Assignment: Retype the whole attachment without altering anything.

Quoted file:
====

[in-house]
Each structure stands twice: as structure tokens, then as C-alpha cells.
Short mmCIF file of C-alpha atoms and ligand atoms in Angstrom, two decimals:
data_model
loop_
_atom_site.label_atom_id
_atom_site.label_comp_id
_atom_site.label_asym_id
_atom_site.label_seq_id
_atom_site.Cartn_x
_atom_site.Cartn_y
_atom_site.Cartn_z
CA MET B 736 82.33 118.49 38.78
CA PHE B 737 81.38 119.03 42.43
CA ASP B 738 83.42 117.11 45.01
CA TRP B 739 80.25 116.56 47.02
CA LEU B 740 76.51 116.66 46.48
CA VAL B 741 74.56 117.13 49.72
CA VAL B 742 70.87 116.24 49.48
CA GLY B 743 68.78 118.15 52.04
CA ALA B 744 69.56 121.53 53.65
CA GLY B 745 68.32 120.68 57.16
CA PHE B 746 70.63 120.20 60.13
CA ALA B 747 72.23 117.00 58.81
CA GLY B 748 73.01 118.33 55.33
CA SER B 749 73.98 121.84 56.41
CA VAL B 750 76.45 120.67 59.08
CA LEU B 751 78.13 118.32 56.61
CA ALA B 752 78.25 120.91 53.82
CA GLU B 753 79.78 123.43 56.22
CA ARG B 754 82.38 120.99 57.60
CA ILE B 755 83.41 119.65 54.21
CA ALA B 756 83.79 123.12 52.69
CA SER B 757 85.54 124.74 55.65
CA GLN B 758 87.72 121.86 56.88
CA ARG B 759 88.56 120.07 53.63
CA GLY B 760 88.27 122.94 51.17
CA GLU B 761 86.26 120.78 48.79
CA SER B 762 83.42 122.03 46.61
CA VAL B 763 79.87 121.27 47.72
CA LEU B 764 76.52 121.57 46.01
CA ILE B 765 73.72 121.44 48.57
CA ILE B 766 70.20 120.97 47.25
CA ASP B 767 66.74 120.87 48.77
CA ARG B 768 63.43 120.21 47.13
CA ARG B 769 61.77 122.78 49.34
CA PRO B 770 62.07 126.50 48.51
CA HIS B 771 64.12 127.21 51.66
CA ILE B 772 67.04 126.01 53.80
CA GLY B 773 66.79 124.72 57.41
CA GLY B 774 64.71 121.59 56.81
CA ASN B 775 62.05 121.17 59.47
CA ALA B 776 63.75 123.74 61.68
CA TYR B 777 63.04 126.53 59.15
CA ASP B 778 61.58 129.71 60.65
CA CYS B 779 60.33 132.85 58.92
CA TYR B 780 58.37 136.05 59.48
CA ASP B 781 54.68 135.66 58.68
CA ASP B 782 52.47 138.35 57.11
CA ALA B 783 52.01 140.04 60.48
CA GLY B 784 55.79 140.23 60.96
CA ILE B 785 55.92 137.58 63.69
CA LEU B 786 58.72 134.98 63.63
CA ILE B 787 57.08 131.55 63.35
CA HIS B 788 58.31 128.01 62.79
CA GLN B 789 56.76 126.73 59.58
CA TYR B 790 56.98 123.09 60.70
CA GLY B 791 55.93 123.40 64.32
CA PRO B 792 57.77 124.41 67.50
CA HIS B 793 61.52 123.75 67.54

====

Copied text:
[in-house]
Each structure stands twice: as structure tokens, then as C-alpha cells.
Short mmCIF file of C-alpha atoms and ligand atoms in Angstrom, two decimals:
data_model
loop_
_atom_site.label_atom_id
_atom_site.label_comp_id
_atom_site.label_asym_id
_atom_site.label_seq_id
_atom_site.Cartn_x
_atom_site.Cartn_y
_atom_site.Cartn_z
CA MET B 736 82.33 118.49 38.78
CA PHE B 737 81.38 119.03 42.43
CA ASP B 738 83.42 117.11 45.01
CA TRP B 739 80.25 116.56 47.02
CA LEU B 740 76.51 116.66 46.48
CA VAL B 741 74.56 117.13 49.72
CA VAL B 742 70.87 116.24 49.48
CA GLY B 743 68.78 118.15 52.04
CA ALA B 744 69.56 121.53 53.65
CA GLY B 745 68.32 120.68 57.16
CA PHE B 746 70.63 120.20 60.13
CA ALA B 747 72.23 117.00 58.81
CA GLY B 748 73.01 118.33 55.33
CA SER B 749 73.98 121.84 56.41
CA VAL B 750 76.45 120.67 59.08
CA LEU B 751 78.13 118.32 56.61
CA ALA B 752 78.25 120.91 53.82
CA GLU B 753 79.78 123.43 56.22
CA ARG B 754 82.38 120.99 57.60
CA ILE B 755 83.41 119.65 54.21
CA ALA B 756 83.79 123.12 52.69
CA SER B 757 85.54 124.74 55.65
CA GLN B 758 87.72 121.86 56.88
CA ARG B 759 88.56 120.07 53.63
CA GLY B 760 88.27 122.94 51.17
CA GLU B 761 86.26 120.78 48.79
CA SER B 762 83.42 122.03 46.61
CA VAL B 763 79.87 121.27 47.72
CA LEU B 764 76.52 121.57 46.01
CA ILE B 765 73.72 121.44 48.57
CA ILE B 766 70.20 120.97 47.25
CA ASP B 767 66.74 120.87 48.77
CA ARG B 768 63.43 120.21 47.13
CA ARG B 769 61.77 122.78 49.34
CA PRO B 770 62.07 126.50 48.51
CA HIS B 771 64.12 127.21 51.66
CA ILE B 772 67.04 126.01 53.80
CA GLY B 773 66.79 124.72 57.41
CA GLY B 774 64.71 121.59 56.81
CA ASN B 775 62.05 121.17 59.47
CA ALA B 776 63.75 123.74 61.68
CA TYR B 777 63.04 126.53 59.15
CA ASP B 778 61.58 129.71 60.65
CA CYS B 779 60.33 132.85 58.92
CA TYR B 780 58.37 136.05 59.48
CA ASP B 781 54.68 135.66 58.68
CA ASP B 782 52.47 138.35 57.11
CA ALA B 783 52.01 140.04 60.48
CA GLY B 784 55.79 140.23 60.96
CA ILE B 785 55.92 137.58 63.69
CA LEU B 786 58.72 134.98 63.63
CA ILE B 787 57.08 131.55 63.35
CA HIS B 788 58.31 128.01 62.79
CA GLN B 789 56.76 126.73 59.58
CA TYR B 790 56.98 123.09 60.70
CA GLY B 791 55.93 123.40 64.32
CA PRO B 792 57.77 124.41 67.50
CA HIS B 793 61.52 123.75 67.54